Question for the authors:
Considering many who suffer from allergic asthma can have multiple allergic diseases such as atopic dermatitis, allergic rhinitis and food allergy, are there studies that resulted in improvement of multiple atopic diseases in the same patient?
There are a few studies which come to mind:
In the Corren et al. (JACI, 2011), in patients with a history of cat allergen–induced asthma, treatment with omalizumab reduced the severity of acute airway reactions and symptoms (including allergic rhinoconjunctivitis) caused by controlled cat room exposure to allergens.
In the SOLAR study (Vignola, Allergy, 2004), asthmatic patients with allergic rhinitis treated with omalizumab not only experienced fewer asthma exacerbations but also had clinically significant improvement in both Asthma Quality of Life Questionnaire and Rhinitis Quality of Life Questionnaire scores.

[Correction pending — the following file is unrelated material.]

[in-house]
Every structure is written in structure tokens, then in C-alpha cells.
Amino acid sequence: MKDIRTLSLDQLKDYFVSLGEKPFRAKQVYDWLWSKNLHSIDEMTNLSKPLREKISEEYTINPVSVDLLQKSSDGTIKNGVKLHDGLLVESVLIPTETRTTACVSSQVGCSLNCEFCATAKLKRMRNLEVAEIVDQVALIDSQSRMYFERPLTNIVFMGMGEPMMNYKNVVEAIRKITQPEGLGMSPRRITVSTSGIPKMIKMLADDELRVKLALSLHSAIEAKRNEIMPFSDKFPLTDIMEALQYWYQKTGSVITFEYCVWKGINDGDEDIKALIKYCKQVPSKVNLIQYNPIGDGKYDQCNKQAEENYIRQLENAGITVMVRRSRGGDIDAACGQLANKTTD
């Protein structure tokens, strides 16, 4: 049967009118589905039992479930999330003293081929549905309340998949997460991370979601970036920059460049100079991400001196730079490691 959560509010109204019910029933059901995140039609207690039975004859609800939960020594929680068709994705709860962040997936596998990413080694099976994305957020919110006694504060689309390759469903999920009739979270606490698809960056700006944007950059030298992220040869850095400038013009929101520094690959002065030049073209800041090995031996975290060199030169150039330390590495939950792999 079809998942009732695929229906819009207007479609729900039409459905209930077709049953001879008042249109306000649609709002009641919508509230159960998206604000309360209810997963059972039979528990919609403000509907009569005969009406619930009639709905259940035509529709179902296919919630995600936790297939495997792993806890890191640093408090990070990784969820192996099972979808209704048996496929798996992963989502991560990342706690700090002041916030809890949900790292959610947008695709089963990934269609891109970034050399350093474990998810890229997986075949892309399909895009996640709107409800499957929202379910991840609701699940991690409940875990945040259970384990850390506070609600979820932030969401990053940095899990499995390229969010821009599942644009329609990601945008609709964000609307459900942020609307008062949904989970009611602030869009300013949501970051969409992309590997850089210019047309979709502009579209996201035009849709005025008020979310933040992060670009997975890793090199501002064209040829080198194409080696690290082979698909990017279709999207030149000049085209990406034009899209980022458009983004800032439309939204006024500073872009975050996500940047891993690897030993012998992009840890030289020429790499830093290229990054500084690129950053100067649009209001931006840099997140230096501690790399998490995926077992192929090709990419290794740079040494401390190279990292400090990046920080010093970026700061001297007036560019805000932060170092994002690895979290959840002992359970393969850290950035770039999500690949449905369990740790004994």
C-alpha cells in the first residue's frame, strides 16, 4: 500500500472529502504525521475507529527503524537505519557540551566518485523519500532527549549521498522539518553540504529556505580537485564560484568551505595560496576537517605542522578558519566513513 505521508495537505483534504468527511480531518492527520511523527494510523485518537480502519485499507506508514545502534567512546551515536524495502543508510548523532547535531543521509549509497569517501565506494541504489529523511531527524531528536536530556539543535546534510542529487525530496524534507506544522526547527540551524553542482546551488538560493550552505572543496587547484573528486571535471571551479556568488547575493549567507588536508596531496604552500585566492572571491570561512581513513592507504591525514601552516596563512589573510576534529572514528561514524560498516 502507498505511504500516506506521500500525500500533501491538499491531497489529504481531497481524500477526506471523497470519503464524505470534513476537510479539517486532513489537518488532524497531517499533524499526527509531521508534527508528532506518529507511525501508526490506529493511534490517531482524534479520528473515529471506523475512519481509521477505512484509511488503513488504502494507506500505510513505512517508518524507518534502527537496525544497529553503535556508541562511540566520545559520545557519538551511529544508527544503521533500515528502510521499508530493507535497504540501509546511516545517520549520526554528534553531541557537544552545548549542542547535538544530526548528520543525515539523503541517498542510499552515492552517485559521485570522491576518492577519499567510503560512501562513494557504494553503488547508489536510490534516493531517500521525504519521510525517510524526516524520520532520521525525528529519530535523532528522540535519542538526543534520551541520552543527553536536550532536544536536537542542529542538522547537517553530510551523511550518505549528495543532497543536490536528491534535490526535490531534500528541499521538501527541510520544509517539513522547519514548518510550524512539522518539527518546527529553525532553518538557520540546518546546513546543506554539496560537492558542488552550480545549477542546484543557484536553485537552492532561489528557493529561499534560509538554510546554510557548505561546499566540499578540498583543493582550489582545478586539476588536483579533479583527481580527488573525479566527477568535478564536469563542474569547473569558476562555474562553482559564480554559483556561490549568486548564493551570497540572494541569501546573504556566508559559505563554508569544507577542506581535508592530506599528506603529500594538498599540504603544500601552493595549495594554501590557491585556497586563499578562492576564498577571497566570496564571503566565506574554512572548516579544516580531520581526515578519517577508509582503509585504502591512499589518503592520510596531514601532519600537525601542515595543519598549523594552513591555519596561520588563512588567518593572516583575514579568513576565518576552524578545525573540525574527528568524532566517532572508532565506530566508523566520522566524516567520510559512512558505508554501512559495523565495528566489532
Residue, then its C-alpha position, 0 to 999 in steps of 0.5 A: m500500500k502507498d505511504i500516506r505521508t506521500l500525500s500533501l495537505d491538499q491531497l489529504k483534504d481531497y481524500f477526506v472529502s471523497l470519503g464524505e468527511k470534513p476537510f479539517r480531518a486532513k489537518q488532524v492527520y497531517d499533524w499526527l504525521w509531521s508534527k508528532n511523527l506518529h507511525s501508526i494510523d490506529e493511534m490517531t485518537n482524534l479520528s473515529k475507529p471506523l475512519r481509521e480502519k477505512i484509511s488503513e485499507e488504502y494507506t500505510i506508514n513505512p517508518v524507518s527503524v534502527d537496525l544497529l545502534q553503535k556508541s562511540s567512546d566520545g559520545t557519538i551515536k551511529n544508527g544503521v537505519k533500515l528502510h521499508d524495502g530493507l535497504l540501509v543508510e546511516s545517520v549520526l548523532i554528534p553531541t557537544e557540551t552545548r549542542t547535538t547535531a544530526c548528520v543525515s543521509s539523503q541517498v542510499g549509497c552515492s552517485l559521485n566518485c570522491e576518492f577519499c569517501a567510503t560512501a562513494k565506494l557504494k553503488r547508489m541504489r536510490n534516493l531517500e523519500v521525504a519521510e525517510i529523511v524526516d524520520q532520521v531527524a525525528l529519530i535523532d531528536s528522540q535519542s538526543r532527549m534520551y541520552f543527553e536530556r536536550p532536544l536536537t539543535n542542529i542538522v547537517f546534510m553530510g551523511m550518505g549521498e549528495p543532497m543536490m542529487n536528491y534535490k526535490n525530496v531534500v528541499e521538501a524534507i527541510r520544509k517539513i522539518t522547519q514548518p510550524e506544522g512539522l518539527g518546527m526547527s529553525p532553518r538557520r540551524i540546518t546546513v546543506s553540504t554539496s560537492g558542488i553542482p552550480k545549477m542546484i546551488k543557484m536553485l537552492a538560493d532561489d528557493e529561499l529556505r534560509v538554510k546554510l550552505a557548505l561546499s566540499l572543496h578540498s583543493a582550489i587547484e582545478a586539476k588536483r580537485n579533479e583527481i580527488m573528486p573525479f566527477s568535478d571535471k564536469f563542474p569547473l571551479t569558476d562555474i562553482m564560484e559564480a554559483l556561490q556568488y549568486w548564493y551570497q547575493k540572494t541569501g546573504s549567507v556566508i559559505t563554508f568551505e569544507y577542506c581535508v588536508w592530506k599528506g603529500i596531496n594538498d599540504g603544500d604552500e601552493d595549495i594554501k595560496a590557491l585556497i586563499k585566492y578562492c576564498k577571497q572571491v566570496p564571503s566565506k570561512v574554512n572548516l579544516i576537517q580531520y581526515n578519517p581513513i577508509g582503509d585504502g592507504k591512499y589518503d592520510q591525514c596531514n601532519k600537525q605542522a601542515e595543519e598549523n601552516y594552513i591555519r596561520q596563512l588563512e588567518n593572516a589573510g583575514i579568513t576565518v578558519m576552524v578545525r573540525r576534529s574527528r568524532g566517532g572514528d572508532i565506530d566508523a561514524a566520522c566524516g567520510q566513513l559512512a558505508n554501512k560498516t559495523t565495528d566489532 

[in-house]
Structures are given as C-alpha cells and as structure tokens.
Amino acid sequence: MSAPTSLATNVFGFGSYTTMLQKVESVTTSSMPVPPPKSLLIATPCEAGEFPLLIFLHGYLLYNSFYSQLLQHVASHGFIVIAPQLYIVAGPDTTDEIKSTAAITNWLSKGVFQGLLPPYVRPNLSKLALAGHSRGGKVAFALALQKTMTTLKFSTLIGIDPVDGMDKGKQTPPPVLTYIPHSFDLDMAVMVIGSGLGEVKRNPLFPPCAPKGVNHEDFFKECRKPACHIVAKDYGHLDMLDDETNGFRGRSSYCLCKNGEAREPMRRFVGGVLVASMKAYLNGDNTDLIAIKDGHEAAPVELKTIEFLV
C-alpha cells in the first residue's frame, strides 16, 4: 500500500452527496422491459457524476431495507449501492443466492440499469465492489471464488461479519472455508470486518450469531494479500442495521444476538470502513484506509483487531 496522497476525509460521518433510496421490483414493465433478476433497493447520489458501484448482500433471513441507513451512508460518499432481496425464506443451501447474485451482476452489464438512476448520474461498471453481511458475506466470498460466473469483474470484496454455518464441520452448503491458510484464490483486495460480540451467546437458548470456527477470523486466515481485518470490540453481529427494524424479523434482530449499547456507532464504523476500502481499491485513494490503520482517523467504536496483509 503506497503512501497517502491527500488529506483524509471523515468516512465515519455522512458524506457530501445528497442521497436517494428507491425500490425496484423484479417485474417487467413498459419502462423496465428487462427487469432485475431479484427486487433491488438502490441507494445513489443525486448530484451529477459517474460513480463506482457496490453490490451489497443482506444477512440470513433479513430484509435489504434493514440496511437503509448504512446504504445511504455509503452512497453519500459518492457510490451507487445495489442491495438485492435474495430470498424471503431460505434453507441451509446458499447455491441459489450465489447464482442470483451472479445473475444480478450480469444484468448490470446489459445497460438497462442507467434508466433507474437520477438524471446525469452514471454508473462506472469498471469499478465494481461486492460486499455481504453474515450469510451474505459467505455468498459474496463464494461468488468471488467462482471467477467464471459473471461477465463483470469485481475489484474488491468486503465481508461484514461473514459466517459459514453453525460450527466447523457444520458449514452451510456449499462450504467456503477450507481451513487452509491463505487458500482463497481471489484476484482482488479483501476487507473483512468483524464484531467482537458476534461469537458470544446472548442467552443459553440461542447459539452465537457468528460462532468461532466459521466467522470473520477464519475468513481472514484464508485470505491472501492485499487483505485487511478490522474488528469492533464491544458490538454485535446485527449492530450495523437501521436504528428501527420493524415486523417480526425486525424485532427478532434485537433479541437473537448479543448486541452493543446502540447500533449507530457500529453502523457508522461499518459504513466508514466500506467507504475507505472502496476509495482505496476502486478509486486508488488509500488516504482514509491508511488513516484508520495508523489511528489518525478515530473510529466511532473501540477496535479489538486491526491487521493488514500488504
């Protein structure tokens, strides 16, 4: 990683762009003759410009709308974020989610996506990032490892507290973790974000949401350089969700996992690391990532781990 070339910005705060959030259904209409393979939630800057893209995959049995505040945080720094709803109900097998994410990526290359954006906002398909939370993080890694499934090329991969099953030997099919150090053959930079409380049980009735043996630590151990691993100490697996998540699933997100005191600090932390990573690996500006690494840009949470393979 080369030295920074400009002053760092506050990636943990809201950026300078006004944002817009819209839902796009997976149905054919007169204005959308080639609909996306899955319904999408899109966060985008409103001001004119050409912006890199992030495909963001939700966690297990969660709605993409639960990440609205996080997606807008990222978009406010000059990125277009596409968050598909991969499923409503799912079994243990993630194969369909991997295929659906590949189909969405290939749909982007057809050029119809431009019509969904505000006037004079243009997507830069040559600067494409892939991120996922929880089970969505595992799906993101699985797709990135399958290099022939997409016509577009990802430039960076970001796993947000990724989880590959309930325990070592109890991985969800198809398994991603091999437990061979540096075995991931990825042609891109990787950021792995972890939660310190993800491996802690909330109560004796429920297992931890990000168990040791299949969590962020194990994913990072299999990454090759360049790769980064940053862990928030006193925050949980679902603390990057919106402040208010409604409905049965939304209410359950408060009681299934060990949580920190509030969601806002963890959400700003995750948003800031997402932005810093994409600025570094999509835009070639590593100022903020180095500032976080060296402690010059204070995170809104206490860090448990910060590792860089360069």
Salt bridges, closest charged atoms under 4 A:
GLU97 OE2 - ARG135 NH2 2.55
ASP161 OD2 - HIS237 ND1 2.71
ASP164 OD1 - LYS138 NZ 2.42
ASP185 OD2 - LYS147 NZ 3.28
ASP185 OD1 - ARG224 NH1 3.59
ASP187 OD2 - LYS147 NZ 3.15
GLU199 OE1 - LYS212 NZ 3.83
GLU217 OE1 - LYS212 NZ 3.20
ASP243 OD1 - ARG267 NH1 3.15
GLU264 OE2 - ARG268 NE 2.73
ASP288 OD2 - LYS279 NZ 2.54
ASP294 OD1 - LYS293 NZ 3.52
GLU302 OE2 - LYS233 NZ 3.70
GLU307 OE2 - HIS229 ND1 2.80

In terms of the monoclonal antibody to IL4R, dupilumab, 2 separate studies showed strong efficacy in atopic dermatitis and in asthma. In adults with moderate-to-severe atopic dermatitis despite treatment with topical corticosteroids and calcineurin inhibitors, Beck et al. (NEJM, 2014) showed that dupilumab treatment resulted in marked clinical efficacy and medication reduction. In moderate-severe asthma on mid-high dose ICS/LABA with Type-2 High Phenotype, Wenzel et al. (NEJM, 2013) showed that dupilimab therapy resulted in a ↓ in asthma exacerbation, rescue beta agonist use, upper airway symptoms and exhaled nitric oxide.
These studies suggest that the same biologic target may be efficacious in more than 1 allergic disease, but further studies are needed to specifically address this question.